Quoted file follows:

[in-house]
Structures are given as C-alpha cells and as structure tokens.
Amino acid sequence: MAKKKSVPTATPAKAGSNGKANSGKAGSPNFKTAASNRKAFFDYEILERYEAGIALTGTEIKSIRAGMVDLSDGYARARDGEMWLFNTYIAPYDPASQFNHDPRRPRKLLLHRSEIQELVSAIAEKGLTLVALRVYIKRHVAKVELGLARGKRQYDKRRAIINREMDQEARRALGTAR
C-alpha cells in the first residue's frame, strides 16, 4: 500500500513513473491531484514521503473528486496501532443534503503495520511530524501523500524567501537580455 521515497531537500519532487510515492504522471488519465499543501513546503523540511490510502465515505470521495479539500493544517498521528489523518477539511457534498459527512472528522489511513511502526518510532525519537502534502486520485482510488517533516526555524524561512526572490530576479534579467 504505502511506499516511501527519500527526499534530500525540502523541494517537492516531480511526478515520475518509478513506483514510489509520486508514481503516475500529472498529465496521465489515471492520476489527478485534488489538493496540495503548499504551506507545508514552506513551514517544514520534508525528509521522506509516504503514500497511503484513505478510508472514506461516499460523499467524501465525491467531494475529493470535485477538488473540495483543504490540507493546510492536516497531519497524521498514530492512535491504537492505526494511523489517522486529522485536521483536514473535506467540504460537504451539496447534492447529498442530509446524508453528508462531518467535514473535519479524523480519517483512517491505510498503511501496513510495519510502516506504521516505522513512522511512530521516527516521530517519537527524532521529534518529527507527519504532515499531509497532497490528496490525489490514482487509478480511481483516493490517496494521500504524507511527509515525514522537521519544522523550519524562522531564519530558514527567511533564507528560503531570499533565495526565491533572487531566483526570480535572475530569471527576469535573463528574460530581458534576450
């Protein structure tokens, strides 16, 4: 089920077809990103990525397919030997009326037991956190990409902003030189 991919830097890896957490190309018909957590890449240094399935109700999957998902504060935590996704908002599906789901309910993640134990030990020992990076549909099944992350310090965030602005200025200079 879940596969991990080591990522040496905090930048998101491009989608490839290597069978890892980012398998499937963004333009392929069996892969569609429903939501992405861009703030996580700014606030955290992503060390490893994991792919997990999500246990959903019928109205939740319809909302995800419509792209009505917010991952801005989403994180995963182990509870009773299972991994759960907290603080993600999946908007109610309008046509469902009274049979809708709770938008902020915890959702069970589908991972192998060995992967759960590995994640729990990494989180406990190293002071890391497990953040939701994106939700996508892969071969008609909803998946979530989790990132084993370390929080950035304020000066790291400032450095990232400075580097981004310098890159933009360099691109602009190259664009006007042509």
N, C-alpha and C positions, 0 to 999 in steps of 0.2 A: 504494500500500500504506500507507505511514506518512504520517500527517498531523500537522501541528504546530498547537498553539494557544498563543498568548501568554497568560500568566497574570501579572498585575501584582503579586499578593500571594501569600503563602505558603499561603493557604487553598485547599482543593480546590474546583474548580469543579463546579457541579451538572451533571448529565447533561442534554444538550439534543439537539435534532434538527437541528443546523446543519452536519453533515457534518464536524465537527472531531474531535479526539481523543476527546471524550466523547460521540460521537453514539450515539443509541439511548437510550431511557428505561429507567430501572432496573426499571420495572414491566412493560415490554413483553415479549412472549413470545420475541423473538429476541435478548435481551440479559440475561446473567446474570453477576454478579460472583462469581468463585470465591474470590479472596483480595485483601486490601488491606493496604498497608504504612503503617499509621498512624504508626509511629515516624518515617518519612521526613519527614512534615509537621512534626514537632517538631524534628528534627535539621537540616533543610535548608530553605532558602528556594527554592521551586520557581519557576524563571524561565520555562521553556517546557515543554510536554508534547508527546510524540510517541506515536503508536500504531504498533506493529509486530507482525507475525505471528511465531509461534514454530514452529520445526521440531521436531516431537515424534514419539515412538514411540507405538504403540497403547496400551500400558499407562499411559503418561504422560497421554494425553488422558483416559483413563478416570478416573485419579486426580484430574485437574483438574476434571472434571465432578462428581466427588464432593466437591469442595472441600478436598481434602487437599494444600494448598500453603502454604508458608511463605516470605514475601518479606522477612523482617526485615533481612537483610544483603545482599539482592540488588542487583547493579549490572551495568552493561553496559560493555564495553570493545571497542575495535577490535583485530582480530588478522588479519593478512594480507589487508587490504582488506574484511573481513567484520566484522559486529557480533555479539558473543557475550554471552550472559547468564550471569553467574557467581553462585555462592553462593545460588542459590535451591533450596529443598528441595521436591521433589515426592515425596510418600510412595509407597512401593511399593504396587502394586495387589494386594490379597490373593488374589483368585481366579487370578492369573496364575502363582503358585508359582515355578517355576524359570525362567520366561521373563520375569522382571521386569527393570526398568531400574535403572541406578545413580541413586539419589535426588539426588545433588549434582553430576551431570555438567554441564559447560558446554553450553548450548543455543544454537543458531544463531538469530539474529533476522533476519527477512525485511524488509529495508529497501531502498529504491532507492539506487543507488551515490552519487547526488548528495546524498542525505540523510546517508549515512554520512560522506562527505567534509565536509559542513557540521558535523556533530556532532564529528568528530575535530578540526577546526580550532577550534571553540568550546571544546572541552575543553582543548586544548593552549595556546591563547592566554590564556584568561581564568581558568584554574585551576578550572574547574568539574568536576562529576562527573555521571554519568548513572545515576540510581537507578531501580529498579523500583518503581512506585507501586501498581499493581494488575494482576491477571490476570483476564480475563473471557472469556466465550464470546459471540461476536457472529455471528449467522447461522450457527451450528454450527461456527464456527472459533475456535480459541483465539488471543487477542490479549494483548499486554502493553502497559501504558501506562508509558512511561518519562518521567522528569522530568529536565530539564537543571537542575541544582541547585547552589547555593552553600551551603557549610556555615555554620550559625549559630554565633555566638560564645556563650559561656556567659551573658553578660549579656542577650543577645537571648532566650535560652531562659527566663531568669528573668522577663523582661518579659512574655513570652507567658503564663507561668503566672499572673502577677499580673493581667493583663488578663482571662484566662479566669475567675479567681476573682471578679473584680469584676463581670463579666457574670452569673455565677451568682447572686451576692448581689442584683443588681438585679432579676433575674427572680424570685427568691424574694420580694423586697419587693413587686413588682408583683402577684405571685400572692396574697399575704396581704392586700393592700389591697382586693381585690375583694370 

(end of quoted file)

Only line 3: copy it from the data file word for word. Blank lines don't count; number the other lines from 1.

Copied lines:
Amino acid sequence: MAKKKSVPTATPAKAGSNGKANSGKAGSPNFKTAASNRKAFFDYEILERYEAGIALTGTEIKSIRAGMVDLSDGYARARDGEMWLFNTYIAPYDPASQFNHDPRRPRKLLLHRSEIQELVSAIAEKGLTLVALRVYIKRHVAKVELGLARGKRQYDKRRAIINREMDQEARRALGTAR